Not all headlights are created equal – not by a long shot. And many of them are doing a pretty poor job in the performance department. That’s according to new ratings out by the Insurance Institute for Highway Safety.
Its researchers recently tested vehicle headlights for the first time. The insurance group started with midsize cars to see how well their headlights illuminate the road and whether they create excessive glare for oncoming vehicles.
Researchers say while all models tested currently meet government standards, most of the cars tested ranked as marginal or poor.
In fact, only one out of more than 30 models tested received a good rating and that honor goes to the Toyota Prius v when equipped with optional LED headlights. Eleven vehicles earned an acceptable rating, nine were rated marginal and 10 were poor.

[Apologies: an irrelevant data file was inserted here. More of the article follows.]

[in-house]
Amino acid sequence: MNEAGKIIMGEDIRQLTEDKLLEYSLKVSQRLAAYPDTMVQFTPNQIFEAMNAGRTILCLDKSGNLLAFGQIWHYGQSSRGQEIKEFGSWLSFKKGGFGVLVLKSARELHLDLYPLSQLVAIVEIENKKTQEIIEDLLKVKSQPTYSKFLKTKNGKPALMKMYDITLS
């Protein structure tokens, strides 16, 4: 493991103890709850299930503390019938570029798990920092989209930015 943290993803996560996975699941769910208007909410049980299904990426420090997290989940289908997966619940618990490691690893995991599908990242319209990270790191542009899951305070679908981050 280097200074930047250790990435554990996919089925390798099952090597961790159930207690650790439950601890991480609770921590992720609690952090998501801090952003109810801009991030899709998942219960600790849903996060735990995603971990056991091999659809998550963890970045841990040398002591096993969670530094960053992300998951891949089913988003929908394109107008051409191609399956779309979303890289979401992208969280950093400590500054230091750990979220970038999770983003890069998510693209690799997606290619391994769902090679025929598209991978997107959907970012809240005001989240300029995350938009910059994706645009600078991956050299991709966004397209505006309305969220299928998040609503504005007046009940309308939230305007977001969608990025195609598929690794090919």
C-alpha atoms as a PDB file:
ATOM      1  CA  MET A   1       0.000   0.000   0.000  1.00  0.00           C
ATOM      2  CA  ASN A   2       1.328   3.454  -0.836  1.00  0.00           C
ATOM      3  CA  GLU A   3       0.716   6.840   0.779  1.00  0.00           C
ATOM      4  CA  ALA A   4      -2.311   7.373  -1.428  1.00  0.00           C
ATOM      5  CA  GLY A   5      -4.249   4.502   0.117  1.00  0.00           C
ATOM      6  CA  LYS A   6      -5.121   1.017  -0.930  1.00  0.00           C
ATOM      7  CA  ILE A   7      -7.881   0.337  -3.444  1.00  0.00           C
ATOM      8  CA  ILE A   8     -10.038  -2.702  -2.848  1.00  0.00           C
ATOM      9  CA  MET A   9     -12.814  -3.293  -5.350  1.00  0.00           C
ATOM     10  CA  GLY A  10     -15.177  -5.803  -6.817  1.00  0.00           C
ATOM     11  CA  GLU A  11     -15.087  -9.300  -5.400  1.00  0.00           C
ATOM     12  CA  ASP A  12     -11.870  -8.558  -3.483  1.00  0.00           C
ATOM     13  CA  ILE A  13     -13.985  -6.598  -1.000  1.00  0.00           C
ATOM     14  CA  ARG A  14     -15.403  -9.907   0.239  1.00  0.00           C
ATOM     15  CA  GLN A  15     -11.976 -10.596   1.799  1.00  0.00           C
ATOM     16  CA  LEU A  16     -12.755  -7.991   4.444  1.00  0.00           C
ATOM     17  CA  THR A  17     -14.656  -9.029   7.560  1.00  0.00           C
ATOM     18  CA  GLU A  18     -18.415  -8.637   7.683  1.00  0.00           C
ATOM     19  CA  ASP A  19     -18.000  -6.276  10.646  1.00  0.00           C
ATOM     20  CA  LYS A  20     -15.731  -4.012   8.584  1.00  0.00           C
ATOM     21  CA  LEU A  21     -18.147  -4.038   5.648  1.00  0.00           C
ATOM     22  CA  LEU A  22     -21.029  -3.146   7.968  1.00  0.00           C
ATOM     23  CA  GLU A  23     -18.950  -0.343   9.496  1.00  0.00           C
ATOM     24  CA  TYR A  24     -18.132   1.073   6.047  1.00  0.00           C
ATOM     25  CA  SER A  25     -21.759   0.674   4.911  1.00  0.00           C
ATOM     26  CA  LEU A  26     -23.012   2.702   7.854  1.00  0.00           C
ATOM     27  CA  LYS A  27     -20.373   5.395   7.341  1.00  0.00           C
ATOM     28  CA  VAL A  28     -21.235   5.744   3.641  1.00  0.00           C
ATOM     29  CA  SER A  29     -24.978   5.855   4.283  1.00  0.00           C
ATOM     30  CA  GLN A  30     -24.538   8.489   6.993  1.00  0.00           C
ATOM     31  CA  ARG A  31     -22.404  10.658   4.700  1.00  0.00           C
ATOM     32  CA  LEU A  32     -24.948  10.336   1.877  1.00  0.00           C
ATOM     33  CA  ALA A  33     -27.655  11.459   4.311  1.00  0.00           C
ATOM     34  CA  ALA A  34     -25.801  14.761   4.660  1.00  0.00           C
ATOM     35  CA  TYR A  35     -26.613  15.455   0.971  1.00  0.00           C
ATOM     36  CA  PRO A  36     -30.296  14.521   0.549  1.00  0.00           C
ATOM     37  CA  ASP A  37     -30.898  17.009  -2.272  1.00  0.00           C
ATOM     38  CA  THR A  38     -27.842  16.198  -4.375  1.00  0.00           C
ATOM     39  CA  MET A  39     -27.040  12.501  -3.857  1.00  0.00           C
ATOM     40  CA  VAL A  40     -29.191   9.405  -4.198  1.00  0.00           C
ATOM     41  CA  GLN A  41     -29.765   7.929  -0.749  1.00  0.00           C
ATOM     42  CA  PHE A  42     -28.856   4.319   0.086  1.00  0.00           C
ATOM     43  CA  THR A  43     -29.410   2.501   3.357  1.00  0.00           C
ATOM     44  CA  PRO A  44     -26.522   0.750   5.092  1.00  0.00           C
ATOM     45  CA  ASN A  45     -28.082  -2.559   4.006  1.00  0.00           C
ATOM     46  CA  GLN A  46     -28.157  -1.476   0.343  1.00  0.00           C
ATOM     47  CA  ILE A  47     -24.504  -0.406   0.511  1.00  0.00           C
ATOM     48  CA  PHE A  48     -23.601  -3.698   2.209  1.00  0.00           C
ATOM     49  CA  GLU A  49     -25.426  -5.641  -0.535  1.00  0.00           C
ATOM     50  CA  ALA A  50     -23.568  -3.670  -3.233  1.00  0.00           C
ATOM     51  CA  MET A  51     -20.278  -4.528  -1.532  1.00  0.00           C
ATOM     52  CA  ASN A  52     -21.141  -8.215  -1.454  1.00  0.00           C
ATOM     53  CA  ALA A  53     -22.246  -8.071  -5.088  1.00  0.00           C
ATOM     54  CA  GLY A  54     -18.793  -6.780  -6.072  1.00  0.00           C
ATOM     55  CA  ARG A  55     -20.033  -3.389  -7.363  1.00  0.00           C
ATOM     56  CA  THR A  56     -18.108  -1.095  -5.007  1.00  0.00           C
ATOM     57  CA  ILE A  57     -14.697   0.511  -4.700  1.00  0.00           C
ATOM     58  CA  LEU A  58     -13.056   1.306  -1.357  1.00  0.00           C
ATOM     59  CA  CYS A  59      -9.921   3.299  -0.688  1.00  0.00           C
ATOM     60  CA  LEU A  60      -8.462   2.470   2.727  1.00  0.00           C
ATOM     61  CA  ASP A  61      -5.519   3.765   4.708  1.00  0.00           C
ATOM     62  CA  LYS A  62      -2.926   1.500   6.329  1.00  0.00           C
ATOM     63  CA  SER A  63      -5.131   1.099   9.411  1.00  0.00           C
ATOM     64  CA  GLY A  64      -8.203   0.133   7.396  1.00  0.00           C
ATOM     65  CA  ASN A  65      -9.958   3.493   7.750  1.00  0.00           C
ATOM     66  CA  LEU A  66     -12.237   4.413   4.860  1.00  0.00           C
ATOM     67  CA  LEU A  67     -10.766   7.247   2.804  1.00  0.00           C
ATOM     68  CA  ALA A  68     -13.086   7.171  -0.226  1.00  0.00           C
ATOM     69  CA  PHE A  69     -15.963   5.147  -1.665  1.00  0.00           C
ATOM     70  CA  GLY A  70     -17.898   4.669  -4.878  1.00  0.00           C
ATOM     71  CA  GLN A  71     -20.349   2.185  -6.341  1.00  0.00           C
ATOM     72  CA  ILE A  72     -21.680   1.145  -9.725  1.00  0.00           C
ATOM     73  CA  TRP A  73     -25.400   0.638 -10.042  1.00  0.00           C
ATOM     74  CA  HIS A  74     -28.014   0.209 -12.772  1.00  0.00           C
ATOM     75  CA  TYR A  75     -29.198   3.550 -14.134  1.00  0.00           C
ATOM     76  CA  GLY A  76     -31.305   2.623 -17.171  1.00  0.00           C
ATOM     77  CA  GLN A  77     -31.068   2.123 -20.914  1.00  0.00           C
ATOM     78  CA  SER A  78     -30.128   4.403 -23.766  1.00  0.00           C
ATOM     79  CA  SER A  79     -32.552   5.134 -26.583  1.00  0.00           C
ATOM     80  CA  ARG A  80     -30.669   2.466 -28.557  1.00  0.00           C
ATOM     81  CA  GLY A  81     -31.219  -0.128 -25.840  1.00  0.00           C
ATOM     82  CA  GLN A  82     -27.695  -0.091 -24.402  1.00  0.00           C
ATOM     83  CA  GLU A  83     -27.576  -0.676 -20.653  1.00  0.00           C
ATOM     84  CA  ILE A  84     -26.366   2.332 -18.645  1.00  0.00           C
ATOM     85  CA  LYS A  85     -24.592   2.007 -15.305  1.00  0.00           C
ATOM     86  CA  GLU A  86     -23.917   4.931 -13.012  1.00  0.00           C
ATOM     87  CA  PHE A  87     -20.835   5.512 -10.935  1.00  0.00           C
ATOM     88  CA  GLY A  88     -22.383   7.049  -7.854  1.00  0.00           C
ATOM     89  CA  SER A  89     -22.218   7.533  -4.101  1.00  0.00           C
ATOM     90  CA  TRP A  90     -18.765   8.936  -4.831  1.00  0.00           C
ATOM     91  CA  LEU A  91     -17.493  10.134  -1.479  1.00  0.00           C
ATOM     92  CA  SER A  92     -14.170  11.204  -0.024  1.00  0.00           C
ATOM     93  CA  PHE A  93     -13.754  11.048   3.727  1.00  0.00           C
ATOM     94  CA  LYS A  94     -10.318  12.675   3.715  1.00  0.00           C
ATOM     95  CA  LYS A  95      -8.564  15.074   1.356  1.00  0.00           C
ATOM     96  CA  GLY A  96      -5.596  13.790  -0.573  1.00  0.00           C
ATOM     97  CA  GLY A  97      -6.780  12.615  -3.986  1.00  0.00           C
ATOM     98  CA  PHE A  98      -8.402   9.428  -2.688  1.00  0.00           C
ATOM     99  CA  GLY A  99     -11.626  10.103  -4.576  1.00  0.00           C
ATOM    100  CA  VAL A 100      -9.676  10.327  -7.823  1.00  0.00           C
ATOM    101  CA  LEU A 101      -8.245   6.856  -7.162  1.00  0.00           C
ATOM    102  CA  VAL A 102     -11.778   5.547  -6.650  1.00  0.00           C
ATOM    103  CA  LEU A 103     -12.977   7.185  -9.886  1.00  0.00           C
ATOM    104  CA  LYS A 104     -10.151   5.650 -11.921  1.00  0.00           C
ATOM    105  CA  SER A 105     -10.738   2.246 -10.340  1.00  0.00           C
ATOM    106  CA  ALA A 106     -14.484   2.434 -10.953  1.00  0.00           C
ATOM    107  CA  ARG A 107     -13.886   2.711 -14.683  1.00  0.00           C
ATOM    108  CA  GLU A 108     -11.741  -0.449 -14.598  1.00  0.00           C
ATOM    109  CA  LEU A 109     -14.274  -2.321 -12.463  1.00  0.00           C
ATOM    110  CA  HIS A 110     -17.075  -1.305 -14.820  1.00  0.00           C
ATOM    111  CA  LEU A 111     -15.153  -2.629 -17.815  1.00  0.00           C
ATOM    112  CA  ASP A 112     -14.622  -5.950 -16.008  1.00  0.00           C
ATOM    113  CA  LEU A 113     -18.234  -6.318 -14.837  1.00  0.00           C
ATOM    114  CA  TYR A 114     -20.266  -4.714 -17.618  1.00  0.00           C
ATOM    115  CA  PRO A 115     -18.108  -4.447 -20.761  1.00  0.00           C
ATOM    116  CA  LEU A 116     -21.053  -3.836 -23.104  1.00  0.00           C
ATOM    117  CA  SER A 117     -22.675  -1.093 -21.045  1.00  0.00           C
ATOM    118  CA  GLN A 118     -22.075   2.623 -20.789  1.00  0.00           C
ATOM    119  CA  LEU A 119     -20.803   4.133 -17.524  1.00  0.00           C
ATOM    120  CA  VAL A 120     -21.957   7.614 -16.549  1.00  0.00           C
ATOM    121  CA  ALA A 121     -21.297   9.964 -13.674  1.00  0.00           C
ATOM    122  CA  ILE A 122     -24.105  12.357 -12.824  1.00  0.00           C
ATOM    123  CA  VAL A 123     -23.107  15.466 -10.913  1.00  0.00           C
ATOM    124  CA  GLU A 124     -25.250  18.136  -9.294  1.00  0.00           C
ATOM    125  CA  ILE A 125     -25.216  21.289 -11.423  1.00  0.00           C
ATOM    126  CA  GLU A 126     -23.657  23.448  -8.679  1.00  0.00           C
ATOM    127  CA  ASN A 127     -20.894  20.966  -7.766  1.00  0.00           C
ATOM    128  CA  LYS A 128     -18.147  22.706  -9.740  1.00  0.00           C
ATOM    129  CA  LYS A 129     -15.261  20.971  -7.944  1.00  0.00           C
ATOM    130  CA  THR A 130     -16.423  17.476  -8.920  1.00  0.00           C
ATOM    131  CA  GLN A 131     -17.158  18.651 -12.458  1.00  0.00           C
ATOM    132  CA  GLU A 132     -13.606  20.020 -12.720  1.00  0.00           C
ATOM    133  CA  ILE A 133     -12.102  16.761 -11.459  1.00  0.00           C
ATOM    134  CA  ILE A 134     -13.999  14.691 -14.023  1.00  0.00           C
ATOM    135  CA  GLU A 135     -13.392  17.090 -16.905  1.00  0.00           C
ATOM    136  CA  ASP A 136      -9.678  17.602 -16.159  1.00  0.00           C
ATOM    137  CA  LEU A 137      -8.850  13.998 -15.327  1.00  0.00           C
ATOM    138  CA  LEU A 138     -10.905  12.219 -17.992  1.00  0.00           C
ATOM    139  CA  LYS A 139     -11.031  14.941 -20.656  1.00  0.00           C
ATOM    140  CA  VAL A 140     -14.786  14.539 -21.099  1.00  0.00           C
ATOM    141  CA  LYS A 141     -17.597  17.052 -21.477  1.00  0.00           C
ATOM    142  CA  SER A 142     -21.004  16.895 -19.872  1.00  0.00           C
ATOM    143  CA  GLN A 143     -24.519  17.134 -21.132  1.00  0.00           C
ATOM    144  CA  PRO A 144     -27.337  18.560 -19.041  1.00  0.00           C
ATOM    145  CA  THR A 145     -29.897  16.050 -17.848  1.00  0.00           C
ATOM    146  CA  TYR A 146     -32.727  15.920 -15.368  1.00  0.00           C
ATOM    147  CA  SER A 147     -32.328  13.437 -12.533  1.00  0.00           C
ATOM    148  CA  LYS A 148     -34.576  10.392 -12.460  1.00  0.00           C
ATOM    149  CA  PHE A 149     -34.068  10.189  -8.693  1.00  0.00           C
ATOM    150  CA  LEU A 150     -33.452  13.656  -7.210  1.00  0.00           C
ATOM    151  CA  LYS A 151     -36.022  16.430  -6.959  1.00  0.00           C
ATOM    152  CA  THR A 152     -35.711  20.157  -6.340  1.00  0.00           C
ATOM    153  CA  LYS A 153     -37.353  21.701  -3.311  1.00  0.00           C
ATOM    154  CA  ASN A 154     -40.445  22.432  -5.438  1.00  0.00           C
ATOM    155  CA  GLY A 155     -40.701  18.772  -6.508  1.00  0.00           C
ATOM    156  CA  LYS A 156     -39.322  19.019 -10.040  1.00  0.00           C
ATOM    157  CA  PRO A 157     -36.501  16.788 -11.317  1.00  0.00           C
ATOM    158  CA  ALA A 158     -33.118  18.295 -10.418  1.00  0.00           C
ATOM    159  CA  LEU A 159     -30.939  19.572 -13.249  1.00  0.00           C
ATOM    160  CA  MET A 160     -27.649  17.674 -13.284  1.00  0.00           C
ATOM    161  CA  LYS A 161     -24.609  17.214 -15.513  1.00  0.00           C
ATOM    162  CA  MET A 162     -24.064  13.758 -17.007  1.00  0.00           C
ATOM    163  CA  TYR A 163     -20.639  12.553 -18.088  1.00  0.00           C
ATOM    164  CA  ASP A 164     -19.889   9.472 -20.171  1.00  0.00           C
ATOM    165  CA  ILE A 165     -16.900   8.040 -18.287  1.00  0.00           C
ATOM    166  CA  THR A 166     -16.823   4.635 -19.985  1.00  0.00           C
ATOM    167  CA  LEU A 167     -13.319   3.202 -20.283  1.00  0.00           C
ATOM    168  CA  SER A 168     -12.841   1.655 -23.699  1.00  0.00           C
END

The ratings also shine the light on the fact that more expensive doesn’t necessarily mean better. Many of the poor-rated headlights belong to luxury vehicles.
“If you’re having trouble seeing behind the wheel at night, it could very well be your headlights and not your eyes that are to blame,” says David Zuby, IIHS executive vice president and chief research officer.
Currently, the IIHS says government standards for headlights vary widely. For its part, the National Highway Transportation Safety Administration says it’s already on it. The agency is proposing incentives to automakers to improve headlight safety as part of its revamp of the government’s 5-Star Safety Rating System.
The NHTSA told CBS News: “NHTSA is committed to promoting a higher standard of safety, including in headlighting systems. That’s why our planned revamp of the 5-Star Safety Ratings published in December included incentivizing better headlamp performance. Both Secretary Foxx and Administrator Rosekind have spoken out about the need to identify and remove potential regulatory hurdles to safety improvements. To that end, the agency has conducted research on adaptive headlighting and is moving to take actions to permit this innovative safety technology.”
For more specifics on the tests, head to the IIHS website.